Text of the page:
Effects of lactic acid on astrocytes in primary culture

Michael D. Norenberg, Lee W. Mozes, Jocelyn B. Gregorios, Luz Oliva B. Norenberg

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51 Scopus citations


Excessive tissue lactic acidosis is considered to be detrimental to the central nervous system (CNS) and may adversely affect recovery from anoxia, ischemia, trauma and epilepsy. Since astrocytes are believed to play a role in pH regulation in the CNS, we studied the effect of this acid on primary astrocyte cultures. Cells exposed to lactic acid showed chromatin clumping, an increase of lipid and dense bodies, a loss of polyribosomal clusters, Slightly increased cytoplasmic lucency, swollen mitochondria and tangled intermediate filaments. These alterations progressed with lower pH and longer exposure. Irreversible changes occurred one to two hours after exposure at pH 6; after 30 to 60 minutes (min) at pH 5.5 and after ten to 30 min at pH 5. Comparable results were obtained with the use of other weak acids indicating that the observed changes were due to increased hydrogen ion concentration rather than secondary to lactate per se. Additionally, various concentrations of lactic acid adjusted to identical pH produced similar morphologic alterations. Thus, while lactic acid caused marked and at times irreversible alterations in astrocytes, severe and prolonged acidosis was required to produce such injurious effects. This relative resistance of astrocytes to acidosis is in keeping with their potential role in pH regulation in brain.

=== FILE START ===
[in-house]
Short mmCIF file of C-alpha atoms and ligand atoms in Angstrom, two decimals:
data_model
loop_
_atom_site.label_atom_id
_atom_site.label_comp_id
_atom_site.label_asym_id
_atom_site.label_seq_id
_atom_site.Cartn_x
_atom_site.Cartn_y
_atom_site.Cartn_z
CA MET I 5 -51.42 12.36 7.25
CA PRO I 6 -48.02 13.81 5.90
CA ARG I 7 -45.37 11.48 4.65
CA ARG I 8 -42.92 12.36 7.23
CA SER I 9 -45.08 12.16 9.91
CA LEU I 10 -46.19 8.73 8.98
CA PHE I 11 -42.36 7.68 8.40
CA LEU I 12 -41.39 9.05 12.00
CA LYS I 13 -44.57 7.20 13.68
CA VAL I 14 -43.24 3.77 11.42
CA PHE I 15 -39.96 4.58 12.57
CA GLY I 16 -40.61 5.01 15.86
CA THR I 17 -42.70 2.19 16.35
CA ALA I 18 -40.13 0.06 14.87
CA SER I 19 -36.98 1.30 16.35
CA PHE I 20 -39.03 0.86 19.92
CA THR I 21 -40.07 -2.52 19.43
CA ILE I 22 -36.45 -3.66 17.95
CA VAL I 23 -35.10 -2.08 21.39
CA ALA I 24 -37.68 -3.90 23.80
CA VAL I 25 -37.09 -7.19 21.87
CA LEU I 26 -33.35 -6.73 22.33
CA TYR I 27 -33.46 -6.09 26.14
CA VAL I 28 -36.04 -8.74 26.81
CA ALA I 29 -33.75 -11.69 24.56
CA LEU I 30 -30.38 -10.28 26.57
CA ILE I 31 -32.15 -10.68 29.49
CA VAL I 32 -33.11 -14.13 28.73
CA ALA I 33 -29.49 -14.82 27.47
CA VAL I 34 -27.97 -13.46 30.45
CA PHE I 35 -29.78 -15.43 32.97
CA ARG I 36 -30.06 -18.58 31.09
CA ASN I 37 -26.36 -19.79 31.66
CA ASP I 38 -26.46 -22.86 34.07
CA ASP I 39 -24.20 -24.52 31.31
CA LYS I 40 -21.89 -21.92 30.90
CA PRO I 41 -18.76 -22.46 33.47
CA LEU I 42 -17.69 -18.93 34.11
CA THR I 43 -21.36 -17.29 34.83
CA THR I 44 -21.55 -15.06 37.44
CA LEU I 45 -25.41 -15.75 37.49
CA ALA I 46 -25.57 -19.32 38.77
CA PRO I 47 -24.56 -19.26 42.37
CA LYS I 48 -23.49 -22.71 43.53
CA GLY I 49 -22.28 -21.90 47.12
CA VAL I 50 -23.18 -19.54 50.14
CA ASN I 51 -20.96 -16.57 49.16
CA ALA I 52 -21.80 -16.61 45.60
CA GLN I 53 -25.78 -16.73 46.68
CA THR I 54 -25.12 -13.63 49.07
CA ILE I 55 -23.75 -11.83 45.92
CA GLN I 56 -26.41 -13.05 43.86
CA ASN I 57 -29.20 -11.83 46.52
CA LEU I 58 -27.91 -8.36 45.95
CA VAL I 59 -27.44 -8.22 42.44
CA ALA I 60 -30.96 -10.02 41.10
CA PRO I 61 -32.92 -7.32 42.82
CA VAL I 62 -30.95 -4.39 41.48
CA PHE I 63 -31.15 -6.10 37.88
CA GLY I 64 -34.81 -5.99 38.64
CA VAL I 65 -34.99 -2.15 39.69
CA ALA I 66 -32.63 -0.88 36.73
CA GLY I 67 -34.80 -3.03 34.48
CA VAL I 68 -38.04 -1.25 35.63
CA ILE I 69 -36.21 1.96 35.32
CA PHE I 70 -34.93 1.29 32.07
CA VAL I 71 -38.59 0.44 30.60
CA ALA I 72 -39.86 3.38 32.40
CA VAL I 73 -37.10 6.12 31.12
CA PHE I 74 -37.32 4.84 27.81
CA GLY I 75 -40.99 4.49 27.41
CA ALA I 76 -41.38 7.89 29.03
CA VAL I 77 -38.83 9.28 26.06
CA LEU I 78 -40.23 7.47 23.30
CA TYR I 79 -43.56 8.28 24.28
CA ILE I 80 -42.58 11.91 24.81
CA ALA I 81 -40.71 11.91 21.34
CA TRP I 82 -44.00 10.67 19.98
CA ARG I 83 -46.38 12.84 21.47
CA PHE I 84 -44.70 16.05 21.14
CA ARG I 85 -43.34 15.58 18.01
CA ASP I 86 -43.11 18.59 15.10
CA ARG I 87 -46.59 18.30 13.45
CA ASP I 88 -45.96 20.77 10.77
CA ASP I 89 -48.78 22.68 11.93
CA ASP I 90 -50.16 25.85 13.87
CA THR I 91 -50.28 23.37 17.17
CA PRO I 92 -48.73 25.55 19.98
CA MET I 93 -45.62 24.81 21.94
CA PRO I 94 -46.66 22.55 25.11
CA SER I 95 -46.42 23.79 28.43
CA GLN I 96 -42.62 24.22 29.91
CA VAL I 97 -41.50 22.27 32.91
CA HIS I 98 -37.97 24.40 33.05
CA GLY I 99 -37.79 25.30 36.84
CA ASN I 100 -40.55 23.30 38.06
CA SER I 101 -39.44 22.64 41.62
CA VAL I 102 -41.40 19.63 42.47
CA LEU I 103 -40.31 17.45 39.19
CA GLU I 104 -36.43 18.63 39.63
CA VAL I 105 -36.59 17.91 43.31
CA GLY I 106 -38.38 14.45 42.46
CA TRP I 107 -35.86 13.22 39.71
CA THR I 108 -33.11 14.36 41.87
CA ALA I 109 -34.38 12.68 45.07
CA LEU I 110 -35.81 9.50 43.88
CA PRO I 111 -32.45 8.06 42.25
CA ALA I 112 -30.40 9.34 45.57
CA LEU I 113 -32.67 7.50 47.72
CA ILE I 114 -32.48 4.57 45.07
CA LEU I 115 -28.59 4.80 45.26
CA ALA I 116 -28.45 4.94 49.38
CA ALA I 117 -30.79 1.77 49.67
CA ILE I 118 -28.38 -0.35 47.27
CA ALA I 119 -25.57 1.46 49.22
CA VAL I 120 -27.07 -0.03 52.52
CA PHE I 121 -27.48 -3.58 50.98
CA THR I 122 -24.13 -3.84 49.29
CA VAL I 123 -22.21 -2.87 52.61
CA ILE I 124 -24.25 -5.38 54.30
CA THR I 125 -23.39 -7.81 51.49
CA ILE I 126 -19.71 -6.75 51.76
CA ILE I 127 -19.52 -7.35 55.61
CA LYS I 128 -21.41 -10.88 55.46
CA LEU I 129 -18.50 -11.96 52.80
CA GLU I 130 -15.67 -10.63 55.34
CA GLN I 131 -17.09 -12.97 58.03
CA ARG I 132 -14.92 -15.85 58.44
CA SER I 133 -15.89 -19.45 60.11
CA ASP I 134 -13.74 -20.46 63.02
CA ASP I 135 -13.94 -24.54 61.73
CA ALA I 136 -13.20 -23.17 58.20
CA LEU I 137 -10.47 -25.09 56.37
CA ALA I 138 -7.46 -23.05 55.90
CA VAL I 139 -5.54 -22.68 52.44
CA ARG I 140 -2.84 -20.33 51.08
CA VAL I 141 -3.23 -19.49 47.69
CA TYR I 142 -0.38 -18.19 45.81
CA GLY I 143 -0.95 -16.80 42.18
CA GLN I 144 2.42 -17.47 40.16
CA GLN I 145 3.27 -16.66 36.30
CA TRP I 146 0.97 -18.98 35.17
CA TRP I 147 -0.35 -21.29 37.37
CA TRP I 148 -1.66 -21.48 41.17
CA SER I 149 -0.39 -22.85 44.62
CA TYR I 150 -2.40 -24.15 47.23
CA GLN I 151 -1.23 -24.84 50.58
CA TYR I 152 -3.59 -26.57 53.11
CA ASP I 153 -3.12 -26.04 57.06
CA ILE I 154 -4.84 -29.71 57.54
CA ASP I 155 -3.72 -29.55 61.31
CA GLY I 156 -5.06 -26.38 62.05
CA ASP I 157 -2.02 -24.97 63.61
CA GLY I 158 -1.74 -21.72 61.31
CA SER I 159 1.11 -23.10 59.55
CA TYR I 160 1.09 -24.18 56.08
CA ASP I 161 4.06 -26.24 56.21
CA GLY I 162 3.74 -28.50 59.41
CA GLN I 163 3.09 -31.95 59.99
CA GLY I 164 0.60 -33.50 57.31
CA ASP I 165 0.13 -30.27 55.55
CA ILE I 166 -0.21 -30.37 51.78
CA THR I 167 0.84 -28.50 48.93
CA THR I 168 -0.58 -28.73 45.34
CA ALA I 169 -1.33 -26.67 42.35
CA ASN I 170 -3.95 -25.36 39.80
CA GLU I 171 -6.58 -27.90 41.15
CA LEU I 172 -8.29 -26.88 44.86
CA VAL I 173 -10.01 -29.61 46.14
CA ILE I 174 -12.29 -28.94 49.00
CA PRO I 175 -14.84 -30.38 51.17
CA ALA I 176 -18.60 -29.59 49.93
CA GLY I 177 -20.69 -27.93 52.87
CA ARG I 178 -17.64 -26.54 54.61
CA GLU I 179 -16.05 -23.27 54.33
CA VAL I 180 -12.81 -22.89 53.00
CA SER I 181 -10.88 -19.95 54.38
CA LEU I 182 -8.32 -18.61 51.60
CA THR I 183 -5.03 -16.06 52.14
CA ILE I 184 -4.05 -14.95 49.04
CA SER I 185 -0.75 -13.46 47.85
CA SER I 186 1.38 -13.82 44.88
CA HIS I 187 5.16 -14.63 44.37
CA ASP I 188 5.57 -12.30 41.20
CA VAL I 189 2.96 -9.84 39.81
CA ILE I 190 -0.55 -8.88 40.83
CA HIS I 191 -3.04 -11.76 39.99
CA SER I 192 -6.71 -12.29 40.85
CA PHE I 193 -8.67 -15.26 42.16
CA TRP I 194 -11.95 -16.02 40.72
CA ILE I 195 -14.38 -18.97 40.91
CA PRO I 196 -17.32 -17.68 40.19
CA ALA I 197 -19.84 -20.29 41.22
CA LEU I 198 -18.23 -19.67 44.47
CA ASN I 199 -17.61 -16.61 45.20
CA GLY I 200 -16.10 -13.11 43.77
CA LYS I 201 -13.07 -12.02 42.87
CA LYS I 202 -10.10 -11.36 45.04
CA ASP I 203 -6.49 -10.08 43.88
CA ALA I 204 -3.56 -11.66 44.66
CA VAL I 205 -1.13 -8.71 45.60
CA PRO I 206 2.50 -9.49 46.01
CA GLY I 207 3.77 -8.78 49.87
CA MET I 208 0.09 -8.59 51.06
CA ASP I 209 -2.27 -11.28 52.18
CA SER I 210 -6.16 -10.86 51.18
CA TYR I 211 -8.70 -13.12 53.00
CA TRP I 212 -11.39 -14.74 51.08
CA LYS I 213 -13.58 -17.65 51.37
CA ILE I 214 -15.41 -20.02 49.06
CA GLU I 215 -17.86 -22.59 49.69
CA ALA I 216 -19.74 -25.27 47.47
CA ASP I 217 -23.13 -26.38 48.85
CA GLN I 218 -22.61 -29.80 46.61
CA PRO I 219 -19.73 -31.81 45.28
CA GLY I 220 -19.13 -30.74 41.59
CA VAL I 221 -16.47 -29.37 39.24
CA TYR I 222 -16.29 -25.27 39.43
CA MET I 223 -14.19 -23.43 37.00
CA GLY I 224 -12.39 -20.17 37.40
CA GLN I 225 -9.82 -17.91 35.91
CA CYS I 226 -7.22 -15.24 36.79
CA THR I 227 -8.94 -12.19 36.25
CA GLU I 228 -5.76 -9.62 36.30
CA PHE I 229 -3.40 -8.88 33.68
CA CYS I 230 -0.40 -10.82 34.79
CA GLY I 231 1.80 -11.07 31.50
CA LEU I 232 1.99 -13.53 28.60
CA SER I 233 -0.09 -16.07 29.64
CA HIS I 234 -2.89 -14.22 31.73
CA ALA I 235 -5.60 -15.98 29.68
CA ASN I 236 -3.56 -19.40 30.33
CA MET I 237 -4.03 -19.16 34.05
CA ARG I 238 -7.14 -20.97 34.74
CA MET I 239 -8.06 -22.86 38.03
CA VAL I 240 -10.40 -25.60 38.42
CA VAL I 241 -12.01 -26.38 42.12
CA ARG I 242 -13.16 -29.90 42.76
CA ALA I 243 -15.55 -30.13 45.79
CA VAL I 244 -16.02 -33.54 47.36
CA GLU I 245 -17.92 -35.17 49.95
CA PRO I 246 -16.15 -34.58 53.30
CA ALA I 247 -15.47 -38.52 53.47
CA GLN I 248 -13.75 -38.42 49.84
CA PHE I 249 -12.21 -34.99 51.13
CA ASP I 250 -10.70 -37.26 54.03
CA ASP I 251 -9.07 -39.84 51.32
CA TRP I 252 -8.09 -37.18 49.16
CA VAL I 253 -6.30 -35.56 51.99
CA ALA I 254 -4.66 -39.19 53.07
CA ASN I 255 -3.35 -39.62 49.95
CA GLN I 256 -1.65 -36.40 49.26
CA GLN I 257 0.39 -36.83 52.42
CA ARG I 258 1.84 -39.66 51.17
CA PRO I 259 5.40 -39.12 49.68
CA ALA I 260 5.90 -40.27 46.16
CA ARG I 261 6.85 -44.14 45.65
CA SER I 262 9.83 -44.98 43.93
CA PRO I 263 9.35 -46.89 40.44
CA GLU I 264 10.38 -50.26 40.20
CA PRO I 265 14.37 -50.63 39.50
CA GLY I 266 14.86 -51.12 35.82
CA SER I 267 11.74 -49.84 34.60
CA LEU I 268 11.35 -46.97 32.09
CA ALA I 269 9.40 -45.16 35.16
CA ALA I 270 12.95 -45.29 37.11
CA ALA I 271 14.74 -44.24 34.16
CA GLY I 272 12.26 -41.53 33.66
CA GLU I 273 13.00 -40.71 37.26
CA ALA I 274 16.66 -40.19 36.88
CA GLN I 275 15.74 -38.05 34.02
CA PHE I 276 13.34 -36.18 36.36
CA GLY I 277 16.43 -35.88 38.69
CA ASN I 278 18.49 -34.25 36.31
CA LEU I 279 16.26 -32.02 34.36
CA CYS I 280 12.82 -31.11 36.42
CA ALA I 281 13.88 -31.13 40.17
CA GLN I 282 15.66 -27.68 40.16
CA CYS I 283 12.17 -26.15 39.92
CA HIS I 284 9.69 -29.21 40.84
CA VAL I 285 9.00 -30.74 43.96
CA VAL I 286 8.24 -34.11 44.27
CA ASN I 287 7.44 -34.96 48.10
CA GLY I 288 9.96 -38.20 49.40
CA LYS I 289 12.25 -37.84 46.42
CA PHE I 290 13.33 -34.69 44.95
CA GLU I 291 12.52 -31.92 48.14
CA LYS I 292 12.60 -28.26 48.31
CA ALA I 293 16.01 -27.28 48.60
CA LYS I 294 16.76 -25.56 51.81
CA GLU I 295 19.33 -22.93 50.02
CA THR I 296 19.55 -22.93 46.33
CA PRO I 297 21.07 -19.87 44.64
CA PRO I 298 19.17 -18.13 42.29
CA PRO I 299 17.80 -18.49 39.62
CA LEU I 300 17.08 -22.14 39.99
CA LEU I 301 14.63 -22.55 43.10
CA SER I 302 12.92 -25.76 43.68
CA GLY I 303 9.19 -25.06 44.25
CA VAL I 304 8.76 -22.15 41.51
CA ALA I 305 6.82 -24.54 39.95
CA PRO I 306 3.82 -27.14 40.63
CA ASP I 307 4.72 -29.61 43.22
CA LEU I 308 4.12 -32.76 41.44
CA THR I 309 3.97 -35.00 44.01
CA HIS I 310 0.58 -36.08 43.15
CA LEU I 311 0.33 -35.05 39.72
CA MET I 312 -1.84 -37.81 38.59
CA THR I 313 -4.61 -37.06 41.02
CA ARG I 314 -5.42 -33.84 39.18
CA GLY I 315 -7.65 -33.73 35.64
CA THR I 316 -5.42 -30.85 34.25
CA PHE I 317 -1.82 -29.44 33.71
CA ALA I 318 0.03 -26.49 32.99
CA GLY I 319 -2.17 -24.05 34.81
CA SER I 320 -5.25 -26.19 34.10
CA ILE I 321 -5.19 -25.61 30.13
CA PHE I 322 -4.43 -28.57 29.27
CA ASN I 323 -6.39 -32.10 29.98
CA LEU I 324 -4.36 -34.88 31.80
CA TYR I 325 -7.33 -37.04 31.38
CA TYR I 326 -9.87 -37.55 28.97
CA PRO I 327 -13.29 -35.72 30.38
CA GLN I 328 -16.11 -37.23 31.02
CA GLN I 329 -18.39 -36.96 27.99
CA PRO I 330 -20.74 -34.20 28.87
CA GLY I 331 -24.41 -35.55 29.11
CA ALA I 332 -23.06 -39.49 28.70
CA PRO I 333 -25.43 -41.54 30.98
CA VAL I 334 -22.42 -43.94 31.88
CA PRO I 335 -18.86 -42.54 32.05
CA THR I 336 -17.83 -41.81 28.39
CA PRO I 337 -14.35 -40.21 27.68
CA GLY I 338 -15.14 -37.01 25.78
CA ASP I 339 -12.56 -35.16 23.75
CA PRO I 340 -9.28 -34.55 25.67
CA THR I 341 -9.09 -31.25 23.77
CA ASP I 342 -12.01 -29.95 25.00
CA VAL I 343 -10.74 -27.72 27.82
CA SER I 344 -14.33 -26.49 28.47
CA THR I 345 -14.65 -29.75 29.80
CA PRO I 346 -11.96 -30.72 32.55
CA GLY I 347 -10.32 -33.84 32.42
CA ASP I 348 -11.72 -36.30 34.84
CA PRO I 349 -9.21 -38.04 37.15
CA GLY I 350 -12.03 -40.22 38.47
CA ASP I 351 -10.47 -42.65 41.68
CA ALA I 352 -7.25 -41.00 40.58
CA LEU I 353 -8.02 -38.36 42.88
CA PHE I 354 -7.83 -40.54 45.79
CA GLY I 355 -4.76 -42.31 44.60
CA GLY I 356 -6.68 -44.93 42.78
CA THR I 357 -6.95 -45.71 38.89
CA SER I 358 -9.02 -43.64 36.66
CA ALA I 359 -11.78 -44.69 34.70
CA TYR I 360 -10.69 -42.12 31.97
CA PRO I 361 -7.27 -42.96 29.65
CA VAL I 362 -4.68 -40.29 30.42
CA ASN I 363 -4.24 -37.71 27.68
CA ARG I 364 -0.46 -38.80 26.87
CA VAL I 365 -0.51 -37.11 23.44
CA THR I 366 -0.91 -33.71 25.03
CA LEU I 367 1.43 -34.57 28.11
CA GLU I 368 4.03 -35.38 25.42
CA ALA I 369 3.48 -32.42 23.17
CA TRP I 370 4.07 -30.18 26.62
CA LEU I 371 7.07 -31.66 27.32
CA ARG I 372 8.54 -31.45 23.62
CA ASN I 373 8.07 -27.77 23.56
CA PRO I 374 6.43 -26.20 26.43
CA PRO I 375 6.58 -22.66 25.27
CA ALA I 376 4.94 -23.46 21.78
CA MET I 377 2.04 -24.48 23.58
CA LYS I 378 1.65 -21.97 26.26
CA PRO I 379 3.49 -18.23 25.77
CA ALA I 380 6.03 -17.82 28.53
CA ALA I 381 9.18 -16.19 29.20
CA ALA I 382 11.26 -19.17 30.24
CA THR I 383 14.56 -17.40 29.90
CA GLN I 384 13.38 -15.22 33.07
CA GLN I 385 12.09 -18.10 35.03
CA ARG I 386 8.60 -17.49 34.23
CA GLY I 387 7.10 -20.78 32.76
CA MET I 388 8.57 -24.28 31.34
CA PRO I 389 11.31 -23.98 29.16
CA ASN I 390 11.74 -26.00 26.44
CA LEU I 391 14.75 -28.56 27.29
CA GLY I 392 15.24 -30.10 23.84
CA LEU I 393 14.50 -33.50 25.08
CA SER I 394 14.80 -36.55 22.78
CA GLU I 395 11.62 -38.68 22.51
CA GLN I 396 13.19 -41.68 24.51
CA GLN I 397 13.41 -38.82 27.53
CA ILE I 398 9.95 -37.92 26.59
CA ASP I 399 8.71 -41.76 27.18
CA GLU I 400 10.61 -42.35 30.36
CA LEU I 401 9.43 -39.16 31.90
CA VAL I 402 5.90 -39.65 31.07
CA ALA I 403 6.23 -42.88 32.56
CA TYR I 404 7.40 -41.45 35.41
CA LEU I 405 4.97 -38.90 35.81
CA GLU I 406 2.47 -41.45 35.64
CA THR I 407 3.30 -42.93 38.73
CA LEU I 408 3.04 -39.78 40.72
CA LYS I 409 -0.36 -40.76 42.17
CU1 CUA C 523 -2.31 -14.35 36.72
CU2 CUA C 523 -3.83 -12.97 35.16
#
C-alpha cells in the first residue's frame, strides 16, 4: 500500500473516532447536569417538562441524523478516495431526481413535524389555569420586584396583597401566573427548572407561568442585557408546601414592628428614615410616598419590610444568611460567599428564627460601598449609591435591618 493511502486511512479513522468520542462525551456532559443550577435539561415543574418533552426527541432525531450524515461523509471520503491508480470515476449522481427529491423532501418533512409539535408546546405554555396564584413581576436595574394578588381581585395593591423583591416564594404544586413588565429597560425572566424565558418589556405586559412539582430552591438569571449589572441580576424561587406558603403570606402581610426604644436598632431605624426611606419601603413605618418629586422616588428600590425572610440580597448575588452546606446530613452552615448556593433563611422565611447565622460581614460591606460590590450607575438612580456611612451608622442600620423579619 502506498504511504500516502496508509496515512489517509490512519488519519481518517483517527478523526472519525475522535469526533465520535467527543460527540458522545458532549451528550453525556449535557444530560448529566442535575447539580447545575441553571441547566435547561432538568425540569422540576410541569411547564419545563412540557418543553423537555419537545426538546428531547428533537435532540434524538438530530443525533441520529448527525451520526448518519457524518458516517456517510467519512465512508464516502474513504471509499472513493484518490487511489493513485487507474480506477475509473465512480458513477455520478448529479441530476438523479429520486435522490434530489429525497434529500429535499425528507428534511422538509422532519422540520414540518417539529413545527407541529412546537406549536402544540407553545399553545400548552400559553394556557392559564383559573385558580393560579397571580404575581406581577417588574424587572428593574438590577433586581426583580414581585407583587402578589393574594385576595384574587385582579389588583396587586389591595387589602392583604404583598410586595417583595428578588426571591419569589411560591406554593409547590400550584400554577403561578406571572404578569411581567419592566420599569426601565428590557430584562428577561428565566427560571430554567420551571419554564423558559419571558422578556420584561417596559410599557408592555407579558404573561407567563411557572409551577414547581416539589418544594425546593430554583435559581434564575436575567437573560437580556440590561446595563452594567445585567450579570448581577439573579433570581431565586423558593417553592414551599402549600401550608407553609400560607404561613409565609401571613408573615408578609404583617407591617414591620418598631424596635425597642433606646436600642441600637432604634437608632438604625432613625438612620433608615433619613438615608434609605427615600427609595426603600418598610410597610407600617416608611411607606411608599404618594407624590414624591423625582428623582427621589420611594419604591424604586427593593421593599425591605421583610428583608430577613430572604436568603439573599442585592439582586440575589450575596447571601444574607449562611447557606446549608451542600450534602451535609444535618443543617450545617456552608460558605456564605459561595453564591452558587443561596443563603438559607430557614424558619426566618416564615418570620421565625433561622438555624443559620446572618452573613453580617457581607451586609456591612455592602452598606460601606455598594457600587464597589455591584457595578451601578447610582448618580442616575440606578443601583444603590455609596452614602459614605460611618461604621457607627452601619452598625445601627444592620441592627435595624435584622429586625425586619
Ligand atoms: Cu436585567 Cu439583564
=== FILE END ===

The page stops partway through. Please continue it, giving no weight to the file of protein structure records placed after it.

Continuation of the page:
Original languageEnglish (US)
Pages (from-to)154-166
Number of pages13
JournalJournal of neuropathology and experimental neurology
Issue number2
StatePublished - Mar 1987


  • Astrocytes
  • Cell culture
  • Hydrogen-ion concentration (pH)
  • Lactic acid

ASJC Scopus subject areas

  • Pathology and Forensic Medicine
  • Neurology
  • Clinical Neurology
  • Cellular and Molecular Neuroscience


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